What makes The King of Marvin Gardens worth watching is not its meandering narrative or its stylish but often gratuitous set pieces or even the film's impressive visuals, with their magnificent sense of composition, use of color, and eye for the faded luster of the pre-gambling Atlantic City in winter. The real attraction here is the satisfaction of seeing great actors inhabit interesting and thoughtfully conceived characters. Nicholson gives one of his most subtle, low-key, and introspective performances. There is none of the smart-alecky nihilism or leering histrionics we often associate with him in evidence here. His David Staebler is a rather passive man, a man who seems weighed down by the complexities of life and has withdrawn to the safety of a static existence that keeps the outside world at a distance. That he earns his living by sitting alone in a darkened radio studio playing music and telling fictional stories about himself to strangers with whom he has no direct contact tells us a lot about the insularity of his life. It is hardly surprising when we learn he has been hospitalized more than once for depression.
Jason Staebler, two years older than David, is in most ways the complete opposite of his brother. David lives in his mind, Jason in his body and emotions. David is a reserved person, Jason an expressive one. If David is almost too much in touch with reality to be totally comfortable with it, Jason projects his wishes and fantasies onto the world to such a degree that he borders on being delusional. If David shrinks into himself for self-protection, Jason expands to fill his world as though he believes he can shape reality simply by occupying it fully. David is dwarfed not only by Jason's burly physique but also by his grandiose personality—his ego, self-confidence, and ambition. With his wild hair, manic eyes, and impulsive movements, Dern makes a most convincing megalomaniac. He and Nicholson play off each other with expert precision, showing how these two characters feed off each other in their grown-up version of a childhood big brother-little brother symbiosis, with Jason the leader and David the follower. When Dern and Nicholson are onscreen together, they make it absolutely believable that these two characters would instinctively fall into a fraternal folie à deux in which each enables the other to escape the unpleasant realities and burdensome responsibilities of adulthood.
Yet as good as Nicholson and Dern are, for me it is Ellen Burstyn who gives the most compelling performance in the picture. Her Sally, described at one point as "a middle-aged kewpie doll," is a former beauty queen clinging to Jason's fantasies as a palliative against the mental terror that a woman defined by her youth and looks experiences as she approaches middle age. As she grooms her stepdaughter Jessica for competition on the beauty-queen circuit—their dream is that Jessica will one day return to Atlantic City and be crowned Miss America—she watches the teenager openly flirting with Jason, and Jason responding with obvious sexual interest. (Jessica also comes on to the self-contained David, who doesn't respond.) Burstyn has some of the best scenes in the movie, and she plumbs them for maximum effect. At one point she catalogues with bitter humor and resignation the subtle signs of the inevitable physical decline in a woman of her age. Another especially telling scene is one in which she impetuously chops off her hair in an act of symbolic self-mutilation, a rejection of her role in life as little more than a decorative physical presence.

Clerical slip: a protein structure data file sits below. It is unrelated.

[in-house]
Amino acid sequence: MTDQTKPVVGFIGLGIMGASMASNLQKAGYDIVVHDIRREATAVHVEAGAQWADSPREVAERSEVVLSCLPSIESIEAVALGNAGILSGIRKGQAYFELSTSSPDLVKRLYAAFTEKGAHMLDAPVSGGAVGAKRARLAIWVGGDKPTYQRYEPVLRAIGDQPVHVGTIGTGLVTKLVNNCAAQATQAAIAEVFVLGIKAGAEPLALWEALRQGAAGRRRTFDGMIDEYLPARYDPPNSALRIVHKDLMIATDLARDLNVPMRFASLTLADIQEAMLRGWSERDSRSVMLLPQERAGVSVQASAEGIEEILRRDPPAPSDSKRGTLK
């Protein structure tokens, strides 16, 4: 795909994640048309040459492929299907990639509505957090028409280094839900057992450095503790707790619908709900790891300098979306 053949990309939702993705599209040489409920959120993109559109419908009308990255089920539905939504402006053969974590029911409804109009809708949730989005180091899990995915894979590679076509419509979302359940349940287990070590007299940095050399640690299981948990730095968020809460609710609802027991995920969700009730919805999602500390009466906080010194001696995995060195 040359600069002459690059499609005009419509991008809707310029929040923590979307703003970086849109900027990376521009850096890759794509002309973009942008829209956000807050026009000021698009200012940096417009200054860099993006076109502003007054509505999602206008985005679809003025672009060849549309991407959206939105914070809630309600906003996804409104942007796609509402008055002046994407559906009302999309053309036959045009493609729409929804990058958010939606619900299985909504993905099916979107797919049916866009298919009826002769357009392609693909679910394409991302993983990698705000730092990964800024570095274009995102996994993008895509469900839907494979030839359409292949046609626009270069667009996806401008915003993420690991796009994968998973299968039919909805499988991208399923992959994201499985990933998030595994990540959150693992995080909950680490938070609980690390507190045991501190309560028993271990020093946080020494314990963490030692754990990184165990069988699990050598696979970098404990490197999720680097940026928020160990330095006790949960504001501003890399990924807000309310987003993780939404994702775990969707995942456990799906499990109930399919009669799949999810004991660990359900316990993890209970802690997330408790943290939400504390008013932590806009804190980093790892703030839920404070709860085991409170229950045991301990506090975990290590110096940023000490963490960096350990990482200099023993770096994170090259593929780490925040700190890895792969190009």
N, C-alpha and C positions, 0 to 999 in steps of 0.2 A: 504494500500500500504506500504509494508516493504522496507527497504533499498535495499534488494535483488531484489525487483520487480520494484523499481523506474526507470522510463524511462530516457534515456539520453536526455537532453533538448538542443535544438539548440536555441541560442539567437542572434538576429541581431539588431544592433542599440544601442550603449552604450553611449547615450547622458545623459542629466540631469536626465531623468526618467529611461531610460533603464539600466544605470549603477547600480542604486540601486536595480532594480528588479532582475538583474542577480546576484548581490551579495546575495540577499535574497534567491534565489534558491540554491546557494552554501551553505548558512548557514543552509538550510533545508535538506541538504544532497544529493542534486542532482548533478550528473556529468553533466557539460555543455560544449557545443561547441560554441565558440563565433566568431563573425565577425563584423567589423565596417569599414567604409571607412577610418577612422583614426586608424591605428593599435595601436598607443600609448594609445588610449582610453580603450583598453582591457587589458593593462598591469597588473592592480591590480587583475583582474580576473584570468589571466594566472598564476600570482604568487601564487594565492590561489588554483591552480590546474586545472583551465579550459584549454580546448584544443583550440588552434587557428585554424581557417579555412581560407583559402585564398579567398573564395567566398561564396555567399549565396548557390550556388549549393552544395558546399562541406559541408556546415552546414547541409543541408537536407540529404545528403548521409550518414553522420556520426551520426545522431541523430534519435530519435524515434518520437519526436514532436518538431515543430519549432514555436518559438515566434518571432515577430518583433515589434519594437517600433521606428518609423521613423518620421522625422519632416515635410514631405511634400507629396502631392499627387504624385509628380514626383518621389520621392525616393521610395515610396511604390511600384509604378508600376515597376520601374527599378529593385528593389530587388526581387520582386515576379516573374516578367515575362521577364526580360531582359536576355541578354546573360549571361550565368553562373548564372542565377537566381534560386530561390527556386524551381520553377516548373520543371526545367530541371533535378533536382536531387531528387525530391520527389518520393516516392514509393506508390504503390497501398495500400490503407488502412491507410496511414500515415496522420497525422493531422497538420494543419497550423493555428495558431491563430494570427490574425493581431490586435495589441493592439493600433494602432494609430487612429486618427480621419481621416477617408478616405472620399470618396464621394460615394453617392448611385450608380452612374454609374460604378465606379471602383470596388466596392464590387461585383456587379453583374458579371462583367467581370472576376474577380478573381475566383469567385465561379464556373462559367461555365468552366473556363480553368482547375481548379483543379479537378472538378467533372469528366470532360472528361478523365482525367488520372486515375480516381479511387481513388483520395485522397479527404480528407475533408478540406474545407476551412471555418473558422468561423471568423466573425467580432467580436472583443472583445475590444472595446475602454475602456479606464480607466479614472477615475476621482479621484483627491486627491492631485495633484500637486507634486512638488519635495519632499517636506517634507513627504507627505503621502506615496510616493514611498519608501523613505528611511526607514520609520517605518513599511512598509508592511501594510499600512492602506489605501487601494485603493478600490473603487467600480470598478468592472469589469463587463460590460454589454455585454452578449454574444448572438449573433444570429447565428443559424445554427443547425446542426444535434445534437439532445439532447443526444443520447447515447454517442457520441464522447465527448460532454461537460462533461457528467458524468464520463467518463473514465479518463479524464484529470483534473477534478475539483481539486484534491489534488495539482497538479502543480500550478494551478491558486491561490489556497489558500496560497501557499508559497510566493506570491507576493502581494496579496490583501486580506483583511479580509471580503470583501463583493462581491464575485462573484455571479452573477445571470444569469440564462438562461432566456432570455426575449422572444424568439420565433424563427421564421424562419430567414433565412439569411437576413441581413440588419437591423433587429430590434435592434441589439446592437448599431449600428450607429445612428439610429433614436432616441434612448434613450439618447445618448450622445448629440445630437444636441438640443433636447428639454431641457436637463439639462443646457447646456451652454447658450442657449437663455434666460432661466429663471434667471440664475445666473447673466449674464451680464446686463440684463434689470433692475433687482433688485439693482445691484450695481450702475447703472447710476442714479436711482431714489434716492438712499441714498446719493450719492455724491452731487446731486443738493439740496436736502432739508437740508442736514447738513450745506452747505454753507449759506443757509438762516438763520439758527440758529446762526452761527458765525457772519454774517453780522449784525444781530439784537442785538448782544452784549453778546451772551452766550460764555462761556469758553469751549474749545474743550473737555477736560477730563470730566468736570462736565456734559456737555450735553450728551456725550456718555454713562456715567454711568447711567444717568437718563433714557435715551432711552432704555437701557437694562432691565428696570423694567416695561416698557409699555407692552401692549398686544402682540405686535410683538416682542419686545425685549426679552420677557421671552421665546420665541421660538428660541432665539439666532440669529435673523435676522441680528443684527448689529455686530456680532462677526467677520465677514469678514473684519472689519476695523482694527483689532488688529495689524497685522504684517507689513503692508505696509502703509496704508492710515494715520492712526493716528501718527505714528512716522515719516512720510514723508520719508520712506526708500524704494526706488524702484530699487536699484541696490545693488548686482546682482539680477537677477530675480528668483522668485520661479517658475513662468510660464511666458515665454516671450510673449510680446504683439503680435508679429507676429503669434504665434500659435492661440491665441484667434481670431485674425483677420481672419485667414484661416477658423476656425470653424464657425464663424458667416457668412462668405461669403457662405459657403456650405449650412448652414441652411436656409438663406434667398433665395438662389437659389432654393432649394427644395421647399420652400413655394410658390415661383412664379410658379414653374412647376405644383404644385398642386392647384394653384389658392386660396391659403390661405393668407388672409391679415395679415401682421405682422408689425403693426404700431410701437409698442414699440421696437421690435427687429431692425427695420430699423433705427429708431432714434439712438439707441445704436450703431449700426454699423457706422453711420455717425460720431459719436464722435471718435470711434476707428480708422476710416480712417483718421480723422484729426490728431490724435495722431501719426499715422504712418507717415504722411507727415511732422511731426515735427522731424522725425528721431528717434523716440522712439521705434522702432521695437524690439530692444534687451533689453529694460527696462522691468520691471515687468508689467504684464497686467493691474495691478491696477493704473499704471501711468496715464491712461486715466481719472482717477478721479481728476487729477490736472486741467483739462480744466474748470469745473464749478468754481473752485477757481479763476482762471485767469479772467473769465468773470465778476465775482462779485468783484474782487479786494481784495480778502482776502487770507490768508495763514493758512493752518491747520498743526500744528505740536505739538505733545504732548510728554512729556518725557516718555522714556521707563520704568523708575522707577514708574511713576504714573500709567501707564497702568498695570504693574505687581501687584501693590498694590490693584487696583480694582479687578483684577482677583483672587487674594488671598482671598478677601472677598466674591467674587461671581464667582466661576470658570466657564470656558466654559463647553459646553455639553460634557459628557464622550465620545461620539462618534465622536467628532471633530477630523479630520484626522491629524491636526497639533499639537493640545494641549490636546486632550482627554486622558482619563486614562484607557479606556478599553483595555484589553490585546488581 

When Jason builds a bonfire on the beach and Sally, with her Joan of Arc martyr's haircut, joins him to throw in all of her possessions in anticipation of their departure for Hawaii, we realize she is jettisoning all hope for her present life and desperately putting her hopes for the future in Jason's hare-brained scheme, a last-ditch attempt to create a new identity for herself based on something more than her looks. Throughout the movie Burstyn skillfully limns each successive stage in Sally's slow downward emotional spiral, which ends in an explosive meltdown that propels her over the edge and into the role of agent of destruction. Burstyn is so good in those final scenes that she rises above the contrivance of the movie's rather arbitrary tragic ending. It's a mesmerizing performance which shows that Burstyn was one of the finest American screen actresses of the seventies.
The King of Marvin Gardens is a flawed movie, but one with enough strong points to make it worthwhile. If for no other reason, watch this film for its splendid visual sense and for the thrill of seeing these three actors at their peak, giving fascinating interpretations of lost souls living on the fringes of 1970s America, their lives unraveling before our eyes.